I am always at a loss when some wonder why our national conversations on issues like gun control, national debt, immigration, etc., tend to be emotional.
Honestly, I find it less than honest to expect anyone not to be emotional about issues with monumental, profound, and deeply rooted personal emotional investment.
Yes, we have evolved to think, and very analytically for that matter, but we continue to have an amazingly emotional brain, and emotions, by their very nature are not always rational.
As a foreign-born, aka, immigrant myself, it is even more difficult not to contain emotions about our current national immigration reform debate.
However, there are facts that we must not dismiss as we ultimately make rational decisions irrespective of our feelings about the subject as well as about our political affiliation/orientation, and about immigrants (legal and not) in general.
I became an American by choice. Far more significant is the fact that I had actively and relentlessly pursued it long before I finally arrived to Madison, Wis., in 1969. One of the reasons I love my Marquette is that it is where I was naturalized to become an American citizen seven years later.
To take the emotional "tribal partisan" arguments out, it is important to remember that the recent and desperately needed proposed reform is hardly different from what president George W. Bush tried to do in his second term.
It is also important to give credit to the gang of 8 senators (authors of the bipartisan proposal) irrespective of what motive each one of them has. In the words of former Governor Jeb Bush "I'm encouraged by the common sense plan outlined by a bipartisan group of senators.
It is a good step forward in building a comprehensive immigration plan". At a policy event at the George Bush Presidential Center when the focus/theme was immigration reform, the former President said "America can be a lawful society and a welcoming society at the same time.
As our nation debates the proper course of action relating to immigration, I hope we do so with a benevolent spirit and keep in mind the spirit of immigrants."
Consider comparing President Bush's 2006 televised address to the nation on immigration reform to President Obama's Las Vegas take on the same subject last week. Yes, the style is different, but the substance and sentiment are basically identical.
Think about it. If President Obama and President Bush can agree on the substance of something as contentious as immigration reform, surely it isn't too much to hope that our bitterly divided Congress can find a way to reason together on this issue.
The reform is needed not only because of a noble humanistic notion. There are many other considerations which happened to be well-founded and solidly resting on factual ground. David Brooks (of the New York Times) was crystal clear in pointing out some of the most important yet-hardly recognized factors.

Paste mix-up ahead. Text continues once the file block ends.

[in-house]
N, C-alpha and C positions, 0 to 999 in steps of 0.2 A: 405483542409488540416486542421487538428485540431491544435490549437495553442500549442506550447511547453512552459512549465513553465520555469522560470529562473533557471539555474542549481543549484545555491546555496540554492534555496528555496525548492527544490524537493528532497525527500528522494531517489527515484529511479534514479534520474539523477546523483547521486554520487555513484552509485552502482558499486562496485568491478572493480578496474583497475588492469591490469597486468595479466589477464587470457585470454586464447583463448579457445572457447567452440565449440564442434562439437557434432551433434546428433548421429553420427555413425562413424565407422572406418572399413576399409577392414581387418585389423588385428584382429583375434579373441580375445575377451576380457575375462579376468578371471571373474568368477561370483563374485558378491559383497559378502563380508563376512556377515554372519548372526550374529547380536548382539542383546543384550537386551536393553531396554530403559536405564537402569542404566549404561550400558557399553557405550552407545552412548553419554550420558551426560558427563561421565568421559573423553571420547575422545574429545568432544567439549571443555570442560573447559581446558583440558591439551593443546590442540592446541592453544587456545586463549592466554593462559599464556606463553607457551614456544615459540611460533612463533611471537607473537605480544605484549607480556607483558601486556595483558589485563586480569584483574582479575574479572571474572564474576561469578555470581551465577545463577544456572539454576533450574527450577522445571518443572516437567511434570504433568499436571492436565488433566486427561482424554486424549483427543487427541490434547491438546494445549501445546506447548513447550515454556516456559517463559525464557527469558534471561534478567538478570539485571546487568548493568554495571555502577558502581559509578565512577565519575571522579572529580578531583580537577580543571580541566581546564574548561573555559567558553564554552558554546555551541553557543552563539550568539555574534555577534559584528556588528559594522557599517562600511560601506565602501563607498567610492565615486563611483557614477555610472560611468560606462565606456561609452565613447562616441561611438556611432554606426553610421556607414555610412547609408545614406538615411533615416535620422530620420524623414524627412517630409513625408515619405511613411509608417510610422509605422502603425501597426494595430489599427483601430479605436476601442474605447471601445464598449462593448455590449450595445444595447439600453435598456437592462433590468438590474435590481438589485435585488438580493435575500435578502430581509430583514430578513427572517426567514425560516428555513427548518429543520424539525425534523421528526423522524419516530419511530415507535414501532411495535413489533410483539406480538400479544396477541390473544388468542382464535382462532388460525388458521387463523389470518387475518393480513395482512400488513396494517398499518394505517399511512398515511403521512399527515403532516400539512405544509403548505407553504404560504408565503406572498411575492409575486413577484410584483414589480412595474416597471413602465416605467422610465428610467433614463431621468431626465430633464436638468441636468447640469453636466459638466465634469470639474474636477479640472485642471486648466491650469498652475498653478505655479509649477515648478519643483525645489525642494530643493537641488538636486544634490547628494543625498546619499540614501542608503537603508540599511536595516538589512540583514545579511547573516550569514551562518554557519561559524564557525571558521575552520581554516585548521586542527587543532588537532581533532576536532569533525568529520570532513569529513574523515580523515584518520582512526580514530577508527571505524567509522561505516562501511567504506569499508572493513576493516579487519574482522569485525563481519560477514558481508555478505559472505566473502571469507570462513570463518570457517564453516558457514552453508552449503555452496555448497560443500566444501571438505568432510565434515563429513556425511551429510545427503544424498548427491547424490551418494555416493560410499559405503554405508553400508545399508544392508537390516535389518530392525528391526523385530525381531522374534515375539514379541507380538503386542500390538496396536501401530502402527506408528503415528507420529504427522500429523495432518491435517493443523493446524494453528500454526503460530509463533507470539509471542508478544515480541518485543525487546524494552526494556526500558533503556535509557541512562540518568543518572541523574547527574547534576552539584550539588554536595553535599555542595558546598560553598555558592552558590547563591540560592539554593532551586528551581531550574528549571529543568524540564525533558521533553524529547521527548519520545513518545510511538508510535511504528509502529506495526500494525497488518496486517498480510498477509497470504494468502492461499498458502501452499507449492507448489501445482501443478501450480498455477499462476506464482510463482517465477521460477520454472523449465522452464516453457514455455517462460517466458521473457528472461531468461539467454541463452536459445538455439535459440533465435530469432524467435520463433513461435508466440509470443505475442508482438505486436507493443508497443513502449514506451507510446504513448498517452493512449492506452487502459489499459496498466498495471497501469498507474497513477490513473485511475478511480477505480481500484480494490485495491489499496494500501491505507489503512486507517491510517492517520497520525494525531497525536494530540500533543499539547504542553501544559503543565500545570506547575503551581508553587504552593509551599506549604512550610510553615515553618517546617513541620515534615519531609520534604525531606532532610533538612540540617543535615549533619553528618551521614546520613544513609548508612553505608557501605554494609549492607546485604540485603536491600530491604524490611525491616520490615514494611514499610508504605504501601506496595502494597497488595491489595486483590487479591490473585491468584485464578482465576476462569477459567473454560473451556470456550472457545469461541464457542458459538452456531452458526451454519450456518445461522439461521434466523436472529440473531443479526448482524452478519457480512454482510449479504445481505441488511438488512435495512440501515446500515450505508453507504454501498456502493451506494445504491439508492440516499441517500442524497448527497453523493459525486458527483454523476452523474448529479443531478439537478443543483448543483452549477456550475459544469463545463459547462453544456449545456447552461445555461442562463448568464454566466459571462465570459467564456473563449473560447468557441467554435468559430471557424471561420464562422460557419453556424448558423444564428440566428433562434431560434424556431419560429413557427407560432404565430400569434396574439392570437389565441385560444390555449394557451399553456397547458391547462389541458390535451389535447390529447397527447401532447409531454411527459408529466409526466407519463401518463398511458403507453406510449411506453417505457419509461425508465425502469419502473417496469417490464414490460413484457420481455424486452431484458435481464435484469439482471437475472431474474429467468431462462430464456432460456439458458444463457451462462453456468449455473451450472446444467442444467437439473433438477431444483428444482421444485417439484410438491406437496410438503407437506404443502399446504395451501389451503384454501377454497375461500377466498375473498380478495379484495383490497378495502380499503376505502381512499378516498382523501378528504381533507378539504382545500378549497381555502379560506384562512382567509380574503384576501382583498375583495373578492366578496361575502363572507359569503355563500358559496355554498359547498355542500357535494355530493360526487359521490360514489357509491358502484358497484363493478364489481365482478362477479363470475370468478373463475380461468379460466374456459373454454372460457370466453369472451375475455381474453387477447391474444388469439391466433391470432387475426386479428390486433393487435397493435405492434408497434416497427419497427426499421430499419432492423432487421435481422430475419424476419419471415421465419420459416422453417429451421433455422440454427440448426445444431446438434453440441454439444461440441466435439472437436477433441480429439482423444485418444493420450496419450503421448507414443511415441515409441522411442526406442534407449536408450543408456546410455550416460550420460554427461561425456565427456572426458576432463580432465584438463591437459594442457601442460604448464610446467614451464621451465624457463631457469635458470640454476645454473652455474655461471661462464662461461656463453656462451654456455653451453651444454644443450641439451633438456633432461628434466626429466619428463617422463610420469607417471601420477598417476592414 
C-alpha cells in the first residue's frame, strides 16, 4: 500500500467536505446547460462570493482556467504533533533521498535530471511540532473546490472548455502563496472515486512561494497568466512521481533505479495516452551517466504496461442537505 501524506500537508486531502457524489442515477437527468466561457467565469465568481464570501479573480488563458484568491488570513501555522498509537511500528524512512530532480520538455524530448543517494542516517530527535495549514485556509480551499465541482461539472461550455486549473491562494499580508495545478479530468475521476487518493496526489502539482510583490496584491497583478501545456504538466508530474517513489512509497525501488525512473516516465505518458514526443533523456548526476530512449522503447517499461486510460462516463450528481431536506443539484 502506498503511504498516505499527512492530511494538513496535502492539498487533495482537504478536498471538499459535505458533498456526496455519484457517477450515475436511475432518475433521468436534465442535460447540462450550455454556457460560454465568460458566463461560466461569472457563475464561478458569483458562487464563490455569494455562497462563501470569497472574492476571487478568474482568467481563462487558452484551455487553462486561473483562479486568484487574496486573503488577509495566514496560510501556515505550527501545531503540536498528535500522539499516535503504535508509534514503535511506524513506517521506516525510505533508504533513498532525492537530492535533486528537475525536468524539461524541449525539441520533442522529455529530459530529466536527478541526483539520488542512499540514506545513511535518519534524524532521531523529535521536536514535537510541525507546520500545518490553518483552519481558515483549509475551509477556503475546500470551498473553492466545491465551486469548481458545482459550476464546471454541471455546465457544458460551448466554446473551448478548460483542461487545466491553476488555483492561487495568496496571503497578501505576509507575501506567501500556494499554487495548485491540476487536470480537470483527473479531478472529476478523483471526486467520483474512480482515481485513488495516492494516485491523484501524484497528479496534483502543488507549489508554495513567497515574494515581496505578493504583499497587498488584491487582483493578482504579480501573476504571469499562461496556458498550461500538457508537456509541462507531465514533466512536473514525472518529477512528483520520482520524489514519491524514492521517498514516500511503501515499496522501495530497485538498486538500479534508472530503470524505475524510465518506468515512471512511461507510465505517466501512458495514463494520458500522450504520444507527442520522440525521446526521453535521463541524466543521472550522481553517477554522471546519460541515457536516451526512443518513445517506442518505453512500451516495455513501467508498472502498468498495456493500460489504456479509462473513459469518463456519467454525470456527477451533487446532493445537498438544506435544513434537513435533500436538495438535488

They are basically economics and demographics factors both here and in Mexico, where most of immigration originates.
Since economy is our major domain of concern (legitimately so), it behooves us to view this subject using an economic prism.
In short, increased immigration would actually boost the U.S. economy. Counterintuitive to some as it may be, the research by several serious economists and by our Congressional Budget Office show that giving the current illegals a path to citizenship would increase the taxes they pay by $48 billion while increasing the cost of public services they use by only $23 billion, thereby producing a surplus of $25 billion.
Educating foreign-born Americans may cost the states some revenue, but those educated foreign-born Americans will pay back a lot more than what was spent on them.
Equally misguided is the notion that allowing immigrants to work will only lead to lower wages for Americans doing low skill labor.
The data shows that it is not the case. On the same subject, it is rather ironic that we are not the same magnet for immigrants from Mexico because our economy is actually growing slower than theirs.
The demographics, when viewed carefully, show far less "reason" to be negative about immigration reform.
"If we can't pass a law this year, given the overwhelming strength of the evidence, then we really are a pathetic basket case of a nation", David Brooks wrote for the NYT.
Editor's note: Mohey Mowafy is a retired professor of health, physical education and recreation at Northern Michigan University.